Radial distraction may reduce the incidence of ulnar-sided wrist pain in ulna-plus morphology intraoperatively following distal radius fractures fixation

Hsuan Hsiao Ma, Hui Kuang Huang, Cheng Yu Yin, Yi Chao Huang, Ming Chau Chang, Jung Pan Wang*

*Corresponding author for this work

Research output: Contribution to journalArticlepeer-review

Abstract

Introduction: Fixed-angle plate fixation can be an effective treatment for distal radius fractures (DRFs). However, patients with existing ulnar positive variance might be at risk of developing symptoms of ulnar-sided wrist pain (USWP). Ulnar shortening osteotomy (USO) is one of the main treatment options for USWP. We hypothesized that a limited radial distraction at the fracture site at the time of surgery for DRF would be functionally equivalent to an indirect USO and that if this were done in a patient with an ulnar plus morphology it could potentially decrease the risk of USWP. Methods: This retrospective study was conducted at a single institution and all the surgeries were performed by single surgeon. A total of 136 patients (92 women and 44 men) with a mean age of 55 years were enrolled with 57 patients in the distraction group (from 2014 to 2017) and 79 patients (from 2011 to 2013) in the non-distraction group. Patients were assessed USWP. Functional outcomes were assessed using the Disabilities of the Arm, Shoulder and Hand (DASH) questionnaire, Visual Analogue Scale (VAS) for pain, grip strength, and range of motion for the wrist. Results: The mean follow-up was 37.9 months (range, 28–61 months). The radiographs at postoperative 2-year follow-ups showed the mean ulnar positive variance was 1.3 mm (range, 1–2 mm) in the distraction group and 3.5 mm (range, 2-5 mm) in the non-distraction group. The average of the distraction length was 2.32 mm (range, 2–3 mm). At the 2-year follow-ups, USWP presented in 7% (four patients) in the distraction group, which was significantly less than the incidence of 28% (22 patients) in the non-distraction group. The distraction group exhibited significantly better DASH scores and grip strength and less subsequent ulnar-shortening osteotomy for ulnar-sided wrist pain. Conclusions: The radial distraction procedure performed during DRFs fixation could possibly reduce the occurrence of postoperative USWP and improve the functional outcomes. Level of evidence: Level III, Therapeutic.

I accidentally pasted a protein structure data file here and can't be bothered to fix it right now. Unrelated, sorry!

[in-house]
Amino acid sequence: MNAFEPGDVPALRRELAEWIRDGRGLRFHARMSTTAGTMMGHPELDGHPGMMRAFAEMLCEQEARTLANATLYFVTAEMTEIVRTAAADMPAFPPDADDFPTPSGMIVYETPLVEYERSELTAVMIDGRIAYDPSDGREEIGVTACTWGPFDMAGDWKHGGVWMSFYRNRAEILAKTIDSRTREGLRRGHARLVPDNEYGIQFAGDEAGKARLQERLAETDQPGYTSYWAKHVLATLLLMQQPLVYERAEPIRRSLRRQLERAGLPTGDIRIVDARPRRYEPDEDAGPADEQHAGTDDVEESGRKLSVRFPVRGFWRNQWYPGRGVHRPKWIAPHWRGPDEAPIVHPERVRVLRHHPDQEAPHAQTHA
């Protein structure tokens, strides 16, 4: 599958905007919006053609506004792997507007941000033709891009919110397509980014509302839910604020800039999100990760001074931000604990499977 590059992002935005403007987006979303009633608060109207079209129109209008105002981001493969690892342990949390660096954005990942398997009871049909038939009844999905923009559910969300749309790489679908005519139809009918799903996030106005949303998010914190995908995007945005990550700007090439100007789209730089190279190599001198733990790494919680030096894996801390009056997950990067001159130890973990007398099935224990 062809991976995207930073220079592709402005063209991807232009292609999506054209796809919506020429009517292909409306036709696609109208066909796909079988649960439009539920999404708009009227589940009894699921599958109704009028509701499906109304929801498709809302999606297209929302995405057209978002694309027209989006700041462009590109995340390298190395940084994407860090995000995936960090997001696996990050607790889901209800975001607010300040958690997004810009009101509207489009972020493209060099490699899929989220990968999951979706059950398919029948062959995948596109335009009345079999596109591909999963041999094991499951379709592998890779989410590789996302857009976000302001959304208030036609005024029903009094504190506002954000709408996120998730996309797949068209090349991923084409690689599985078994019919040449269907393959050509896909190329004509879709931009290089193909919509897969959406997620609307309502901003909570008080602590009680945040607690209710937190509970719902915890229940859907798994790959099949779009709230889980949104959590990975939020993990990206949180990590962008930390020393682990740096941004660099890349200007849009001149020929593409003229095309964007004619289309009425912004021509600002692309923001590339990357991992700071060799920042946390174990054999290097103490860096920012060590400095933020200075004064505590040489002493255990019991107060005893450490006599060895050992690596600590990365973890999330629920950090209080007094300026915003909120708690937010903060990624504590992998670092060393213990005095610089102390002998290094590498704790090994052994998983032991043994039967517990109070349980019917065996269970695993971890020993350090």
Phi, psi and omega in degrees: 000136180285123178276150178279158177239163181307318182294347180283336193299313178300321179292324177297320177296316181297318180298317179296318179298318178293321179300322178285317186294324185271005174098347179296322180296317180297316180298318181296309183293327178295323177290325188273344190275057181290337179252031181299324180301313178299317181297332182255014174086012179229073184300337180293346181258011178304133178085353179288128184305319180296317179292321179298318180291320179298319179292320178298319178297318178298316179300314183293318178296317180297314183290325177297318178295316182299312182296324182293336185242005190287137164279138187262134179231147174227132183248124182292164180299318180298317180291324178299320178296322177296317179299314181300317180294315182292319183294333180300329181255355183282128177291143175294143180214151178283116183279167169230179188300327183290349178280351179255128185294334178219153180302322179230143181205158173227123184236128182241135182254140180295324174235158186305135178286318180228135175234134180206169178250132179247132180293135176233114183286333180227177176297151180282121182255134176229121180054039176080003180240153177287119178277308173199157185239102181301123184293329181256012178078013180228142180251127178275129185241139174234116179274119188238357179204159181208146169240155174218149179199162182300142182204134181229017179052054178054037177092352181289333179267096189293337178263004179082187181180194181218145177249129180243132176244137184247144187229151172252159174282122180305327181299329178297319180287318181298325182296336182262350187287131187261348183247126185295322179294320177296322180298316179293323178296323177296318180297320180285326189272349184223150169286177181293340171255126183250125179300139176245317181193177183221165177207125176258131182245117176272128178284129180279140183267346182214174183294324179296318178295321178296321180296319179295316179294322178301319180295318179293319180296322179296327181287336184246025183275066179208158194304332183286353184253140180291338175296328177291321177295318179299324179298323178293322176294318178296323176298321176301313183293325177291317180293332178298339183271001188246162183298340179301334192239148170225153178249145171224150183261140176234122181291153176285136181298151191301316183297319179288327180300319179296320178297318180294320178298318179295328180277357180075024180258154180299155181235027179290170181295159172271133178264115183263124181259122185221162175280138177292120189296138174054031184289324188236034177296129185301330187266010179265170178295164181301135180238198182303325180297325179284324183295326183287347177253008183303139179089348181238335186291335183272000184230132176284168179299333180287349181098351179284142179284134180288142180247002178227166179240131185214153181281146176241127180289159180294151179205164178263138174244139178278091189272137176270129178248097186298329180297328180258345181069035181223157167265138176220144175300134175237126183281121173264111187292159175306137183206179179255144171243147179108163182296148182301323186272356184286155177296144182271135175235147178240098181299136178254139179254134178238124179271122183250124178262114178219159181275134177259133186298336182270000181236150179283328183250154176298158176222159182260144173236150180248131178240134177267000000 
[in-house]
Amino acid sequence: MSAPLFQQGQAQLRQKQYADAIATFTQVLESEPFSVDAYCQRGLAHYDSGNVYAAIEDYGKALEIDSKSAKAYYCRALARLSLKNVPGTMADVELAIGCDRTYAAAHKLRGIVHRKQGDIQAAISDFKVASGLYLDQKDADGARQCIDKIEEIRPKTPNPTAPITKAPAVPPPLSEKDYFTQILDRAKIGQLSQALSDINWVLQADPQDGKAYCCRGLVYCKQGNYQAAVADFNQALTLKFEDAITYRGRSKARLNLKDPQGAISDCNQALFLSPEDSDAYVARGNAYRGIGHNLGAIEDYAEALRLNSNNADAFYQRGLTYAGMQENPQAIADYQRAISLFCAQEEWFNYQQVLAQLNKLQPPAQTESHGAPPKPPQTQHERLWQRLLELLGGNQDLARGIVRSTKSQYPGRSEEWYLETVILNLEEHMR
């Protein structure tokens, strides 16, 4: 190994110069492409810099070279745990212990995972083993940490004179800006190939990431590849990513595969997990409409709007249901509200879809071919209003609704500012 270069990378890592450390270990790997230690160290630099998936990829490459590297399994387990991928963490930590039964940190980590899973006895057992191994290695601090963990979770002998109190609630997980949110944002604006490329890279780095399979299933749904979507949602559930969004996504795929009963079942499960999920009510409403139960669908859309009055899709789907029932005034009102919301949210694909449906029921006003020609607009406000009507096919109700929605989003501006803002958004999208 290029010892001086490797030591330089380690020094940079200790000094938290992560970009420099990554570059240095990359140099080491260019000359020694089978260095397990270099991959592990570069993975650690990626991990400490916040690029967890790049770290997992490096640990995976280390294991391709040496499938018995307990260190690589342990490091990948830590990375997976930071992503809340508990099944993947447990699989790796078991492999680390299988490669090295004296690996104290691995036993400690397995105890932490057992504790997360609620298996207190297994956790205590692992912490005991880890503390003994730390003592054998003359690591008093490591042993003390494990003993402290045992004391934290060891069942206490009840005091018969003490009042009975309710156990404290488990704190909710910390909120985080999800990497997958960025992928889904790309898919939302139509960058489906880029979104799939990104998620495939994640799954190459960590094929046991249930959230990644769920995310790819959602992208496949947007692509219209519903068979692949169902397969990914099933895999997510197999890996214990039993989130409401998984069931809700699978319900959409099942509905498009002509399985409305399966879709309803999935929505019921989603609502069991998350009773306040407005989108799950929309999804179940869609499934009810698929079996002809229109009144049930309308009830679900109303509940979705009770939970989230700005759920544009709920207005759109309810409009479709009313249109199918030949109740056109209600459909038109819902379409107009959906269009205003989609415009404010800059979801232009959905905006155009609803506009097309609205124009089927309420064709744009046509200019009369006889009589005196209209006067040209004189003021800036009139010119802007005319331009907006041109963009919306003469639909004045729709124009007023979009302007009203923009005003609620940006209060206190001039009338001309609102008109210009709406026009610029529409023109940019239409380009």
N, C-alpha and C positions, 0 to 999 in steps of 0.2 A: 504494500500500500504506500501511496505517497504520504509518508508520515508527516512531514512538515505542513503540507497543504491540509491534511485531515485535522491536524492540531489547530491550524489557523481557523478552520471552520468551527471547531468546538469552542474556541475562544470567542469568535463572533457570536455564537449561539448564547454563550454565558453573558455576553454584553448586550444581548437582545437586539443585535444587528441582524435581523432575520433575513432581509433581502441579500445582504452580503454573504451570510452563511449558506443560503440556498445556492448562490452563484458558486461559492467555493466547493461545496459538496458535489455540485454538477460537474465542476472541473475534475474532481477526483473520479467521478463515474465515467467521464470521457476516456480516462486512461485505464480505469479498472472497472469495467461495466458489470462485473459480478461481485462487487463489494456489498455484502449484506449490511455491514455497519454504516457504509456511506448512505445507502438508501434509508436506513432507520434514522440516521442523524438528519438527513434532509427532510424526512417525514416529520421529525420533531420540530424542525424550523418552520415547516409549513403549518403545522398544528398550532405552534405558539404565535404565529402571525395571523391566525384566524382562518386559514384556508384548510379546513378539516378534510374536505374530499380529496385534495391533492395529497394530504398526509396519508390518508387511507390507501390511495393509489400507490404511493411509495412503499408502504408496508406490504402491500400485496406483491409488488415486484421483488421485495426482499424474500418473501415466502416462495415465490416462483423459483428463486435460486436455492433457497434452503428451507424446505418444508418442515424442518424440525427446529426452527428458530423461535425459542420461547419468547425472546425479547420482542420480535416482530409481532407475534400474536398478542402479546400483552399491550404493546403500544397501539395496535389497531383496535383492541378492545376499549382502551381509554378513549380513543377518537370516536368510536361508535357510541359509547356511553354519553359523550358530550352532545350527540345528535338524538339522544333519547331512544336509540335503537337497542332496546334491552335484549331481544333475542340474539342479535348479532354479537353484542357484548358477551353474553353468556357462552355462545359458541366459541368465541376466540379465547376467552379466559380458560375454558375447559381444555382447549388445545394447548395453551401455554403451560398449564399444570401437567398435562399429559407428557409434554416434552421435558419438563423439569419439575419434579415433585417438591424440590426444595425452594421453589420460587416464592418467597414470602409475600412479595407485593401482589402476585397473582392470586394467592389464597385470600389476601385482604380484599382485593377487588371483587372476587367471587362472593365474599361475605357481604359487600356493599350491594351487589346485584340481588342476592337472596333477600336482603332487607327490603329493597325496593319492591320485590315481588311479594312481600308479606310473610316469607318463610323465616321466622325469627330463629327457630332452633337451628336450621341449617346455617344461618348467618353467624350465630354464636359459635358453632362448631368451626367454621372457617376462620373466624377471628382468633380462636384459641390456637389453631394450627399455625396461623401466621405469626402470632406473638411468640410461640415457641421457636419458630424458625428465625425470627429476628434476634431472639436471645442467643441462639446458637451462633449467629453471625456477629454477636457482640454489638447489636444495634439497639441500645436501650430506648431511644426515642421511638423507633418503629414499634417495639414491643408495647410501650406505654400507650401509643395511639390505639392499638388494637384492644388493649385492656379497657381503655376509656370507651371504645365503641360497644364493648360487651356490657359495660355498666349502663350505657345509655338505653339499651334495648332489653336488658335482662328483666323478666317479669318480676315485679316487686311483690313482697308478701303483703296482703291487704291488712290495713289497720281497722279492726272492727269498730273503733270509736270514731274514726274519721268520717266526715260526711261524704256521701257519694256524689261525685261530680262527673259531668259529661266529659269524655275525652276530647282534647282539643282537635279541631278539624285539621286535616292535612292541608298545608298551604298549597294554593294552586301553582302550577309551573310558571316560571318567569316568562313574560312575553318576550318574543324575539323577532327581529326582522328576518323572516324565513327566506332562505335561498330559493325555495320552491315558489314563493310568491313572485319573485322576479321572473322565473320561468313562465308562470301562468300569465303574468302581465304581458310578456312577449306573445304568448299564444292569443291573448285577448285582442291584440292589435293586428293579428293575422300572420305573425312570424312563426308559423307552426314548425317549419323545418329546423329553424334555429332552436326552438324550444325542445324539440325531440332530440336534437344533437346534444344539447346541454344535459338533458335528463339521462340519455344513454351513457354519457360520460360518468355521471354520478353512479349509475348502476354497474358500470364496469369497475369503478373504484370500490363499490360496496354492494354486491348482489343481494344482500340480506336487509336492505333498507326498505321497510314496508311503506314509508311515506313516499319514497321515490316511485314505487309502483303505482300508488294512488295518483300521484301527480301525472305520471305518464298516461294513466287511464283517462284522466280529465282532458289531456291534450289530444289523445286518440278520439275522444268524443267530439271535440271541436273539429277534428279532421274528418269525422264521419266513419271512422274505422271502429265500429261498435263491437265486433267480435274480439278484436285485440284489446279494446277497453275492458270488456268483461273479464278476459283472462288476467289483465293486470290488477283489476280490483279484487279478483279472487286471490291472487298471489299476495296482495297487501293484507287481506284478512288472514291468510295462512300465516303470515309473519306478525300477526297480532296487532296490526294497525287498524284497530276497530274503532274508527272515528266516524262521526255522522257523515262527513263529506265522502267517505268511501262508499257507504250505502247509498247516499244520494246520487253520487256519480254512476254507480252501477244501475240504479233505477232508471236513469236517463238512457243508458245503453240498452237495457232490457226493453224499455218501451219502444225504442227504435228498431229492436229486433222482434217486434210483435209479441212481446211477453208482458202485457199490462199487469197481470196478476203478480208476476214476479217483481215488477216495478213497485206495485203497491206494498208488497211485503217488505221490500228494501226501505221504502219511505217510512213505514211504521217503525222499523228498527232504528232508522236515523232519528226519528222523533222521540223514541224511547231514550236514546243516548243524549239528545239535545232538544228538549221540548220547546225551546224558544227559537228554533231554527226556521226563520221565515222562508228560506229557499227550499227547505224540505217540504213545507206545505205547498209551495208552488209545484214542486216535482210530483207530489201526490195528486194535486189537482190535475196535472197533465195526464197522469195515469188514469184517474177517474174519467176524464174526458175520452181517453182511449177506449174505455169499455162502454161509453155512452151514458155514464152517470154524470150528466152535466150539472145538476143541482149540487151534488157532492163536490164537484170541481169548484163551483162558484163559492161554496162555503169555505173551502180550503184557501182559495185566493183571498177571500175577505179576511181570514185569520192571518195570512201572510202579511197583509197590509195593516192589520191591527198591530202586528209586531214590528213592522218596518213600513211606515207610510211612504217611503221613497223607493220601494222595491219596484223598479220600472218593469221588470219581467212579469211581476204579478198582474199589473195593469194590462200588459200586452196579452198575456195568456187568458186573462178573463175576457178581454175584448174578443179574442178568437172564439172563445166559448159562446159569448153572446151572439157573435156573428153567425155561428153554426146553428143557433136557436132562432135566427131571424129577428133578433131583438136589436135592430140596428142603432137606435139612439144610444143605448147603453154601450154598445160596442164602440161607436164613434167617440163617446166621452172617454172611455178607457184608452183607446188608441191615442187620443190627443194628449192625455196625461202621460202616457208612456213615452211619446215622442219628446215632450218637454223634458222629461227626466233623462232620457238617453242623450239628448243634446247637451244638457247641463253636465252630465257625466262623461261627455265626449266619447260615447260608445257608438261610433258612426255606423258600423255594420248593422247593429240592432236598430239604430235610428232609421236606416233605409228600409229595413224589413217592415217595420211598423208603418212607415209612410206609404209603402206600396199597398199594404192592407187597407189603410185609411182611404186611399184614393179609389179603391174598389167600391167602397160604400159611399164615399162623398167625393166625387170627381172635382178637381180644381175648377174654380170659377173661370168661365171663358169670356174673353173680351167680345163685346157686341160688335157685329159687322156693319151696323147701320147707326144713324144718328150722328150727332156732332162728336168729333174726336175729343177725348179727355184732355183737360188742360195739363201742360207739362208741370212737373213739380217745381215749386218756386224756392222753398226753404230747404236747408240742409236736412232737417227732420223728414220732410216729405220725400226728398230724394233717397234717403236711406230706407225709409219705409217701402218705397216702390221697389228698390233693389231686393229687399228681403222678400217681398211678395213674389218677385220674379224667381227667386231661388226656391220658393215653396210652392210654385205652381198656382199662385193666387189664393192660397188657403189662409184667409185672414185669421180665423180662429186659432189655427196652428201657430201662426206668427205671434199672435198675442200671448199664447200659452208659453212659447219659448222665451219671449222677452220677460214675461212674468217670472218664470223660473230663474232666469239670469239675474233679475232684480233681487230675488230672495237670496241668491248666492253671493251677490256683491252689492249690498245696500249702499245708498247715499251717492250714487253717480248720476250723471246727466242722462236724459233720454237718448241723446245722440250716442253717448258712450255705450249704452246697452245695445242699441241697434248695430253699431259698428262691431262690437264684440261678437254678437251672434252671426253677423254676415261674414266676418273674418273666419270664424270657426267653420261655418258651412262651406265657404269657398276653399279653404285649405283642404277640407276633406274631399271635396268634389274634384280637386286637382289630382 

Original languageEnglish
Article number580
JournalBMC Musculoskeletal Disorders
Volume23
Issue number1
DOIs
StatePublished - Dec 2022

Keywords

  • Distal radius fracture
  • Radial distraction
  • Ulnar-sided wrist pain

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